Hong Kong's peak tourist season used to be in spring and fall, but now tourists come to Hong Kong virtually year-round, especially from neighboring mainland China. It's best, therefore, to make hotel reservations well in advance, particularly if you're arriving during the Chinese New Year, one of the festivals described below, or during the two peak vacation periods for mainland Chinese (the so-called "Golden Weeks" beginning May 1 and Oct 1). In addition, major conventions and trade fairs can also tie up the city's best hotels, particularly in spring (Mar-Apr) and autumn (Oct-Nov); check www.discoverhongkong.com for an updated calendar. If you're on a budget, keep in mind that many Hong Kong hotels offer package deals and cheaper rates in summer and winter.
Because of its subtropical location, Hong Kong's weather is generally mild in winter and uncomfortably hot and humid in summer, with an average annual rainfall of 2.3m (89 in.). The most pleasant time of year is late September through early December, when skies are clear and sunny, temperatures are around 70° to 78°F (21°-26°C), and the humidity drops to 70%. January and February are the coldest months, when temperatures can drop to 50°F (10°C) but usually hover around 60°F (16°C). You'll want a jacket during this time.
In spring (Mar-May), the temperature can range between 64° and 81°F (18°-27°C) and the humidity rises to about 85%, with fog and rain fairly common. That means you'll need a raincoat and the cloud-enveloped Victoria Peak won't provide much of a view. By May, it can also be quite hot and muggy.
By summer (late May to mid-Sept), temperatures are often between 89° and 99°F (32°-37°C), humidity can be 90% or more, and there's little or no relief, even at night. If you're visiting the SAR this time of year, you'd be prudent to carry a hat, sunblock, sunglasses, and plenty of bottled water with you wherever you go. You'll also want a light jacket for air-conditioned rooms and an umbrella. This is when Hong Kong receives the most rain; it's also typhoon season. However, Hong Kong has a very good advance-warning system.
Understanding the Deluge: Tropical Storm Warnings -- It's not likely you'll experience a tropical storm during your stay in Hong Kong, but if you do, consider it part of your Asian experience. Called typhoons (after the Cantonese dai fung, which translates as "big wind") and cyclones in this part of the world and called hurricanes in the West, these severe tropical storms can vent their fury from May to November but are especially prevalent in September. There's no need to worry that a storm may sneak up on you unaware -- storms are tracked and monitored and are rated according to their strength. Their approach dominates local news, but even if you don't read the newspapers or listen to the evening news, you'll see other telltale signs of a coming typhoon -- Mass Transit Railway (MTR) stations, hotel lobbies, and businesses post notices, and shopkeepers cover their windows with storm shutters.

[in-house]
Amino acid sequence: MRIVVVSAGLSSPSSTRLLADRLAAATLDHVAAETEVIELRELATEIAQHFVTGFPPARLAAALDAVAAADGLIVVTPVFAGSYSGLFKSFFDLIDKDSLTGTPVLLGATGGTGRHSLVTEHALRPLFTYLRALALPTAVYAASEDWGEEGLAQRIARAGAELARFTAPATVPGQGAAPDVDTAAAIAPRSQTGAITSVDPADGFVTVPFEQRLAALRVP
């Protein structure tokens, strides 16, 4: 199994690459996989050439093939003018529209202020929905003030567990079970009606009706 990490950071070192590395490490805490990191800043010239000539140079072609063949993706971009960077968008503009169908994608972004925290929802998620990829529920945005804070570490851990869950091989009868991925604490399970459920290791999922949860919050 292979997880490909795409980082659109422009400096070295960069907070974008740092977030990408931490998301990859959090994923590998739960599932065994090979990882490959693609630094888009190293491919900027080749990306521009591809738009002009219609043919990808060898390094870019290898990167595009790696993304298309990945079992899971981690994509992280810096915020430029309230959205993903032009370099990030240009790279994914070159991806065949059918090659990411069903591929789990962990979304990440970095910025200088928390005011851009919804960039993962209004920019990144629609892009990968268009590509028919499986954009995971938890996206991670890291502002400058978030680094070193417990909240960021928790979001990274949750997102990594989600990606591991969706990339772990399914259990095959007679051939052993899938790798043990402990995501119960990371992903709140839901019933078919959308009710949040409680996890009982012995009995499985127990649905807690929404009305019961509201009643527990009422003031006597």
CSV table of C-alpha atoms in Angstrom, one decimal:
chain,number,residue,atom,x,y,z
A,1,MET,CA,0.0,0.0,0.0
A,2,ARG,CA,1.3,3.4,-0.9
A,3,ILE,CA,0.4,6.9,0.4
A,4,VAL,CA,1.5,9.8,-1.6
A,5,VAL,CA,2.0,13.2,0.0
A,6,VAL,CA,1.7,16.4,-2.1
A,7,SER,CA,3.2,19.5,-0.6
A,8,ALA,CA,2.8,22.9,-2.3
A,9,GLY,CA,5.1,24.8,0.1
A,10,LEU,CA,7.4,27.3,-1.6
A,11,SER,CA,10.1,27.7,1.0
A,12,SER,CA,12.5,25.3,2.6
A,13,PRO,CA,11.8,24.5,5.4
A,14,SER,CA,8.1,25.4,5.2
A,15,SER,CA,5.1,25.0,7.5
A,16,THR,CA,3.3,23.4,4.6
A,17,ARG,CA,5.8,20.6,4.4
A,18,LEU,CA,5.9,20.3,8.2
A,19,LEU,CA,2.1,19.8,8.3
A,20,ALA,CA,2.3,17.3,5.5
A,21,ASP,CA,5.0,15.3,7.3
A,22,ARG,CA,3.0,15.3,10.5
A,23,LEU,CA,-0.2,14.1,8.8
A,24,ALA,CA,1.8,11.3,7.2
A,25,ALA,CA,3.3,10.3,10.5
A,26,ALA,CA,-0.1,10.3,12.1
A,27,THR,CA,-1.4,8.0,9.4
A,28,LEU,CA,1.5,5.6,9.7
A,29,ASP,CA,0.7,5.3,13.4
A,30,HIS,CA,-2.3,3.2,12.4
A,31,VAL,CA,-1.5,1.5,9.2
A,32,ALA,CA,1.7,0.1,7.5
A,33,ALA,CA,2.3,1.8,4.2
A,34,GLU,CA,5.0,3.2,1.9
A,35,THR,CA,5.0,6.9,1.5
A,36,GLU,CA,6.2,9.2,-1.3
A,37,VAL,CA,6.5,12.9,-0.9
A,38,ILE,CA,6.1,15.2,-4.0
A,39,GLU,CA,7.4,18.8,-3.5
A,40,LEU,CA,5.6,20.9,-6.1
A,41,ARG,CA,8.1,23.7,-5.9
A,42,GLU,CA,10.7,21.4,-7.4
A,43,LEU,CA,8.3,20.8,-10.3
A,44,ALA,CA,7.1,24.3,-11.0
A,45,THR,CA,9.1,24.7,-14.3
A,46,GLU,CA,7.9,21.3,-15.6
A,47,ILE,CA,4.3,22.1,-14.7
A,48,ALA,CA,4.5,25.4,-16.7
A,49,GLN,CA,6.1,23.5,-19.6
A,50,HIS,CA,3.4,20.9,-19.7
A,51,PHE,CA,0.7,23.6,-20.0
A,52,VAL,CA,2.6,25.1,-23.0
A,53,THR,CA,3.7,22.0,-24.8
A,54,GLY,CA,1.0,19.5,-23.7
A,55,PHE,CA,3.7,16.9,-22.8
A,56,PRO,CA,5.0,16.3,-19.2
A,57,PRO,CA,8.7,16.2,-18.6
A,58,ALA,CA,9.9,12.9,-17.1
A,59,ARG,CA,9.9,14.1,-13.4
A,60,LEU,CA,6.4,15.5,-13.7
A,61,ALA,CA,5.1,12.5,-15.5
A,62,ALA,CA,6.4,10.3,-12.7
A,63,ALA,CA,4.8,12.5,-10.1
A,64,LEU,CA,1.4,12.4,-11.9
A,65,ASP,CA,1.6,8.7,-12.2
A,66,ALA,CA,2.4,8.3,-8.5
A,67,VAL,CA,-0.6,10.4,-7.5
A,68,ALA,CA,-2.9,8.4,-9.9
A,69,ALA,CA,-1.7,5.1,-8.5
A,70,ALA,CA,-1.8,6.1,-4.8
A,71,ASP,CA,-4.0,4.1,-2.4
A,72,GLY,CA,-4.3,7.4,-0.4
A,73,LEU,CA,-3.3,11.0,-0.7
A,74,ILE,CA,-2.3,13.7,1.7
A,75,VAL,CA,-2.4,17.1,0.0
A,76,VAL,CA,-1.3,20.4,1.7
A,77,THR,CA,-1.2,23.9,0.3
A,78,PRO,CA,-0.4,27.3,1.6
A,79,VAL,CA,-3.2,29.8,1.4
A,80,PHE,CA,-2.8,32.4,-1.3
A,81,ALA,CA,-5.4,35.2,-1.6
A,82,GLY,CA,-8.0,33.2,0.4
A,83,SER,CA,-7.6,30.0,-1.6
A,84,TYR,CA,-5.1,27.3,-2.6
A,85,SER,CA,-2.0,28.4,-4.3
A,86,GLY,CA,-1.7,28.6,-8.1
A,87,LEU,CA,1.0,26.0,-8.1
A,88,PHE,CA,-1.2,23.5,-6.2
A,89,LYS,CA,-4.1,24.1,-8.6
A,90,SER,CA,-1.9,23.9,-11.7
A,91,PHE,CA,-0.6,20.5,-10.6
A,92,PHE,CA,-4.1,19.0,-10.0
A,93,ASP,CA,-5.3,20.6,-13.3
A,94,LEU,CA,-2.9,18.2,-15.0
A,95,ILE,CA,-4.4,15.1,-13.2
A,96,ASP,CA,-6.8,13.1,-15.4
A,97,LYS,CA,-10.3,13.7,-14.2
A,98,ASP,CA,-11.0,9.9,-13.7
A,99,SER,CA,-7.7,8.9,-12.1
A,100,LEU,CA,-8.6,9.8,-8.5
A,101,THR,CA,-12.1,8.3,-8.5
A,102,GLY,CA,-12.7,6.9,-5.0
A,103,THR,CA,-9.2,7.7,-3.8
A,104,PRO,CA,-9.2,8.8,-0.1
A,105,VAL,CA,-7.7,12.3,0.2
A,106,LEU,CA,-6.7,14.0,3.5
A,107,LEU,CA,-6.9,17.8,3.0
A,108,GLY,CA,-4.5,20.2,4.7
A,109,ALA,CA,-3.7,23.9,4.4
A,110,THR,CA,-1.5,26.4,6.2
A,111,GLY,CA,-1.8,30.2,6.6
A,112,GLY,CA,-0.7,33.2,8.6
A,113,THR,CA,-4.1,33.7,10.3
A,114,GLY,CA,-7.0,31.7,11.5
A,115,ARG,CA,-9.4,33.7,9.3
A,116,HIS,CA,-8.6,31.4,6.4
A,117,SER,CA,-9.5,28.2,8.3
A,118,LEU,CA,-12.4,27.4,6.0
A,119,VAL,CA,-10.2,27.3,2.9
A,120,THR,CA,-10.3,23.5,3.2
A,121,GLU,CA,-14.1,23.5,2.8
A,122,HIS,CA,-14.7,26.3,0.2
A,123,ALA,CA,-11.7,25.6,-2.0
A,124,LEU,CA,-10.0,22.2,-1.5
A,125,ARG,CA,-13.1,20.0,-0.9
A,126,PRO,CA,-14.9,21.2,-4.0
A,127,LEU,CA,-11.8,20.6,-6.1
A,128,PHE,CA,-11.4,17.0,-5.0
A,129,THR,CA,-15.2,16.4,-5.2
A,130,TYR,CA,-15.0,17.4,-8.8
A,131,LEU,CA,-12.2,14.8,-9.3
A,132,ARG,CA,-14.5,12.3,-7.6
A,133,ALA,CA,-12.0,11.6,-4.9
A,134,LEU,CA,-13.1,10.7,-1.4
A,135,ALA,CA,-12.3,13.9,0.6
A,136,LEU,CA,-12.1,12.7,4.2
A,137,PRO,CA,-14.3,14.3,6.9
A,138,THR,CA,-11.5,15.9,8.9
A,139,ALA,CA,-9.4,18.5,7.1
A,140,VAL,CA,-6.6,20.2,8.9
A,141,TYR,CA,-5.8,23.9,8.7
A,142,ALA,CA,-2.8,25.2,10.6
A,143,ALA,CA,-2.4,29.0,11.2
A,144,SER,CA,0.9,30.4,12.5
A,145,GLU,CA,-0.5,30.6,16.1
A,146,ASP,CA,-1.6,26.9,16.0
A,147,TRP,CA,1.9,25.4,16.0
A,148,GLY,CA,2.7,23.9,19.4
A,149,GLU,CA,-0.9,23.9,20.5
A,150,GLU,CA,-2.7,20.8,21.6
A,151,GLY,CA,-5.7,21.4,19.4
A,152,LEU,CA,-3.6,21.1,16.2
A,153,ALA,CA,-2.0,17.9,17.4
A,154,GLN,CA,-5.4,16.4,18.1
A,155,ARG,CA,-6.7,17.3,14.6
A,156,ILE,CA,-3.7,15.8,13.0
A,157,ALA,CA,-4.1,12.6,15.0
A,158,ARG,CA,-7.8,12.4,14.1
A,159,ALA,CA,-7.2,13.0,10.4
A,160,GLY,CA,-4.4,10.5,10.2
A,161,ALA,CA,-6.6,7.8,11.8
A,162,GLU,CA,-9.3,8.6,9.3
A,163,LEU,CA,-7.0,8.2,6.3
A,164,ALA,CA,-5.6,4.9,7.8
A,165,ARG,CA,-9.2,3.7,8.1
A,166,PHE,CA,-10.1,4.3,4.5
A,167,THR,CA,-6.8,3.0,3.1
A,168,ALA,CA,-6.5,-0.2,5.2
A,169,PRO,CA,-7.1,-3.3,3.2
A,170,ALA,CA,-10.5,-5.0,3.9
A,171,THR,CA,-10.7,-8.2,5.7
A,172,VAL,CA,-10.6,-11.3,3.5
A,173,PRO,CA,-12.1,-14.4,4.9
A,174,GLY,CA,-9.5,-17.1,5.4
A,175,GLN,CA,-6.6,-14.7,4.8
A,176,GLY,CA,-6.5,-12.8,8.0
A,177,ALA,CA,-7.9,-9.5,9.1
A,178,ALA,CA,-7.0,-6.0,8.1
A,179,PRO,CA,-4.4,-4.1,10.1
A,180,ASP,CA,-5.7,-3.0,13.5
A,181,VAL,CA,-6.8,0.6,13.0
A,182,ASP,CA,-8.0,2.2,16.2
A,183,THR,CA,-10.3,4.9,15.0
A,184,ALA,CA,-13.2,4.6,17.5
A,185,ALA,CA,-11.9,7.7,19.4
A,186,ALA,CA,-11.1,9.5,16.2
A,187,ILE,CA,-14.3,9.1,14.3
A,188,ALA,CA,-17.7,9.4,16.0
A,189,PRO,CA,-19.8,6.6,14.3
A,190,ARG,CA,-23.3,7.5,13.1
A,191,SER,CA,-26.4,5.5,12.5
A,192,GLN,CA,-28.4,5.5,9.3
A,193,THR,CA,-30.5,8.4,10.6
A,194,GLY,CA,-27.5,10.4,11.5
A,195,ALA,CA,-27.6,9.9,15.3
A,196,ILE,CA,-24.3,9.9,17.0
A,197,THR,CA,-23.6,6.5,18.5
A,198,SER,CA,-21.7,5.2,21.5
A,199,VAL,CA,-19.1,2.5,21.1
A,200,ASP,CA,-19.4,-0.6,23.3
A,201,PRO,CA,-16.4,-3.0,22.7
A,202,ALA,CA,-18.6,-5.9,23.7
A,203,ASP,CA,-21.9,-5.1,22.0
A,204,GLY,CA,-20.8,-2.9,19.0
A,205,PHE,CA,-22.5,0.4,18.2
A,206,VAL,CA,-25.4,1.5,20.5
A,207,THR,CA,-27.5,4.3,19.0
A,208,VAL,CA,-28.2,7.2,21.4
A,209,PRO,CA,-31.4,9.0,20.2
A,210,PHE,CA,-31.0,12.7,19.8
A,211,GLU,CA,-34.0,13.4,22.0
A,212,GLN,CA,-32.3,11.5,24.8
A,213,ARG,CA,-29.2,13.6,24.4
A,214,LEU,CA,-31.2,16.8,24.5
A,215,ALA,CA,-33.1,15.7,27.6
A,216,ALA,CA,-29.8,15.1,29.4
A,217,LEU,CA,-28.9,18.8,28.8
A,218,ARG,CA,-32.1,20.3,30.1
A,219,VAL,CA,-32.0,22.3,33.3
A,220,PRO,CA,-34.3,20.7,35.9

Whenever a severe tropical rainstorm or typhoon is approaching Hong Kong, an alert is broadcast continuously on TV and the radio to keep you informed of the storm's movements. To keep people better informed of the severity of a storm, a system of numbers has been developed that begins at Typhoon Signal No. 1, continues to Typhoon Signal No. 3, and then jumps to Typhoon Signal No. 8 and up. (The numbers in between were dropped when the long range proved too confusing.)
Typhoon Signal No. 1 goes up when a tropical storm that could escalate into a typhoon has moved within an 800km (497-mile) radius of Hong Kong. Although public transportation and organized tours and outdoor activities continue as scheduled, this signal indicates that the public should be on alert. Most locals, however, are rather indifferent to a No. 1, especially since this condition can last for several days, with little physical indication of an approaching storm.
Typhoon Signal No. 3 is given when the winds have escalated, accompanied, perhaps, by heavy rains. By this time, organized guided tours and harbor cruises have generally been suspended. Visitors should check with authorities before venturing on day trips to the outlying islands or Macau. Some businesses may close, as employees head for home while public transportation is still running.
Typhoon Signal No. 8 indicates that the gale has reached Hong Kong. Banks, offices, museums, and most shops and restaurants close, and road, ferry, rail, and air transport is suspended. Never take a Signal No. 8 lightly, but rather, remain in your hotel and celebrate with a typhoon party, which is pretty much what everyone else does. There's nothing like a tropical storm to set the adrenaline running. The last time a No. 10 typhoon reached Hong Kong (with hurricane force wind reaching sustained speeds of upwards from 118 km/73 miles per hour) was in 1999.
Full details of Hong Kong's typhoon warning system can be found in the local telephone directory. For information during a storm, listen to TV or radio broadcasts or call the Hong Kong Observatory at tel. 852/2835 1473 or check its website at www.hko.gov.hk.
Hong Kong has 17 public holidays a year, including some of the festivals described below. The majority are Chinese and are therefore celebrated according to the lunar calendar, with different dates each year (for a rundown of Hong Kong's holidays, go to www.lcsd.gov.hk/en/home.php). Because most shops, restaurants, and attractions remain open except during the Chinese New Year, the holidays should not cause any inconvenience to visitors. Banks, however, are closed.